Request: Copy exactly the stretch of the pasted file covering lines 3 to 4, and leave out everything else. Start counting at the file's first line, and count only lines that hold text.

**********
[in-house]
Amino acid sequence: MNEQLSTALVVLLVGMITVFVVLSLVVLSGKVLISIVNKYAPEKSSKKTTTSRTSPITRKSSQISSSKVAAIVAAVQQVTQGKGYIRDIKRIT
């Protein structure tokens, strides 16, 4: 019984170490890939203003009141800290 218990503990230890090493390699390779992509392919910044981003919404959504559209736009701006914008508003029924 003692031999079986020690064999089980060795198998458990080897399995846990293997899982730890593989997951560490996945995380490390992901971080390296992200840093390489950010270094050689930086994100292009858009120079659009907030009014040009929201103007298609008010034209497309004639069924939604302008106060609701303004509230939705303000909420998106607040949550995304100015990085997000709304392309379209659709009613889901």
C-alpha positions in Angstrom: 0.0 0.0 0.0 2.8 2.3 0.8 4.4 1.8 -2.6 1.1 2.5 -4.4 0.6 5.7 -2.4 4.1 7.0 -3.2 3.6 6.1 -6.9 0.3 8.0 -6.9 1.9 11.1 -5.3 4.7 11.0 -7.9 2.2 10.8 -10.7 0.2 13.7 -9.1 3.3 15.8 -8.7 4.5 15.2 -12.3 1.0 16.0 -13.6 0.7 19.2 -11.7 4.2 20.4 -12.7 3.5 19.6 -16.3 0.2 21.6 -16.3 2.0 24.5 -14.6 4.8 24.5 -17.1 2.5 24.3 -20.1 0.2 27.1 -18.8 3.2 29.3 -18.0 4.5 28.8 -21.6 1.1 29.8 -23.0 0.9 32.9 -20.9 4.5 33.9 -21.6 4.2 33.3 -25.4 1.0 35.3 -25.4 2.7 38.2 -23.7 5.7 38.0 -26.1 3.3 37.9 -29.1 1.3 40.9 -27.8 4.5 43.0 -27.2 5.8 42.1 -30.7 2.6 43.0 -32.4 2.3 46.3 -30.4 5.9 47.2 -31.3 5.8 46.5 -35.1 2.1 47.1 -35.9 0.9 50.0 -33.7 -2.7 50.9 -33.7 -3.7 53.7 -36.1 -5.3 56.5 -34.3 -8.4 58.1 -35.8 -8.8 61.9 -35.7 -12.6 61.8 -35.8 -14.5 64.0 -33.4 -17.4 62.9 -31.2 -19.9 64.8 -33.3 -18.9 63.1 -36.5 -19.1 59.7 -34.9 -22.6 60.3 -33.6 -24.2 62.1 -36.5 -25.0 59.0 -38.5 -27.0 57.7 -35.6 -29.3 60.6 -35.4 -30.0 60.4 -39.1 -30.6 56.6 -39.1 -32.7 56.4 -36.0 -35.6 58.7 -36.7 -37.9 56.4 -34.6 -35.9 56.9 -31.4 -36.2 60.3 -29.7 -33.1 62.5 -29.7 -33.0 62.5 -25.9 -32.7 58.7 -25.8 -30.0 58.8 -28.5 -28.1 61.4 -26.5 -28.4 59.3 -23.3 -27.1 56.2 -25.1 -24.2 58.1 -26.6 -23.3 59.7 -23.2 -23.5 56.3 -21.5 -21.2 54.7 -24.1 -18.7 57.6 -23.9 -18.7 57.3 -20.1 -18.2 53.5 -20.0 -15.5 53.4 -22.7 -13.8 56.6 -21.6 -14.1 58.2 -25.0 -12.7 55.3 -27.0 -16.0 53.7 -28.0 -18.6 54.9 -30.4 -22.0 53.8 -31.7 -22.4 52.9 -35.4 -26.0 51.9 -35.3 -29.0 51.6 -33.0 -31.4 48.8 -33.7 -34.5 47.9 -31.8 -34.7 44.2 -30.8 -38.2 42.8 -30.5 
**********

């Protein structure tokens, strides 16, 4: 019984170490890939203003009141800290 218990503990230890090493390699390779992509392919910044981003919404959504559209736009701006914008508003029924 003692031999079986020690064999089980060795198998458990080897399995846990293997899982730890593989997951560490996945995380490390992901971080390296992200840093390489950010270094050689930086994100292009858009120079659009907030009014040009929201103007298609008010034209497309004639069924939604302008106060609701303004509230939705303000909420998106607040949550995304100015990085997000709304392309379209659709009613889901």
C-alpha positions in Angstrom: 0.0 0.0 0.0 2.8 2.3 0.8 4.4 1.8 -2.6 1.1 2.5 -4.4 0.6 5.7 -2.4 4.1 7.0 -3.2 3.6 6.1 -6.9 0.3 8.0 -6.9 1.9 11.1 -5.3 4.7 11.0 -7.9 2.2 10.8 -10.7 0.2 13.7 -9.1 3.3 15.8 -8.7 4.5 15.2 -12.3 1.0 16.0 -13.6 0.7 19.2 -11.7 4.2 20.4 -12.7 3.5 19.6 -16.3 0.2 21.6 -16.3 2.0 24.5 -14.6 4.8 24.5 -17.1 2.5 24.3 -20.1 0.2 27.1 -18.8 3.2 29.3 -18.0 4.5 28.8 -21.6 1.1 29.8 -23.0 0.9 32.9 -20.9 4.5 33.9 -21.6 4.2 33.3 -25.4 1.0 35.3 -25.4 2.7 38.2 -23.7 5.7 38.0 -26.1 3.3 37.9 -29.1 1.3 40.9 -27.8 4.5 43.0 -27.2 5.8 42.1 -30.7 2.6 43.0 -32.4 2.3 46.3 -30.4 5.9 47.2 -31.3 5.8 46.5 -35.1 2.1 47.1 -35.9 0.9 50.0 -33.7 -2.7 50.9 -33.7 -3.7 53.7 -36.1 -5.3 56.5 -34.3 -8.4 58.1 -35.8 -8.8 61.9 -35.7 -12.6 61.8 -35.8 -14.5 64.0 -33.4 -17.4 62.9 -31.2 -19.9 64.8 -33.3 -18.9 63.1 -36.5 -19.1 59.7 -34.9 -22.6 60.3 -33.6 -24.2 62.1 -36.5 -25.0 59.0 -38.5 -27.0 57.7 -35.6 -29.3 60.6 -35.4 -30.0 60.4 -39.1 -30.6 56.6 -39.1 -32.7 56.4 -36.0 -35.6 58.7 -36.7 -37.9 56.4 -34.6 -35.9 56.9 -31.4 -36.2 60.3 -29.7 -33.1 62.5 -29.7 -33.0 62.5 -25.9 -32.7 58.7 -25.8 -30.0 58.8 -28.5 -28.1 61.4 -26.5 -28.4 59.3 -23.3 -27.1 56.2 -25.1 -24.2 58.1 -26.6 -23.3 59.7 -23.2 -23.5 56.3 -21.5 -21.2 54.7 -24.1 -18.7 57.6 -23.9 -18.7 57.3 -20.1 -18.2 53.5 -20.0 -15.5 53.4 -22.7 -13.8 56.6 -21.6 -14.1 58.2 -25.0 -12.7 55.3 -27.0 -16.0 53.7 -28.0 -18.6 54.9 -30.4 -22.0 53.8 -31.7 -22.4 52.9 -35.4 -26.0 51.9 -35.3 -29.0 51.6 -33.0 -31.4 48.8 -33.7 -34.5 47.9 -31.8 -34.7 44.2 -30.8 -38.2 42.8 -30.5 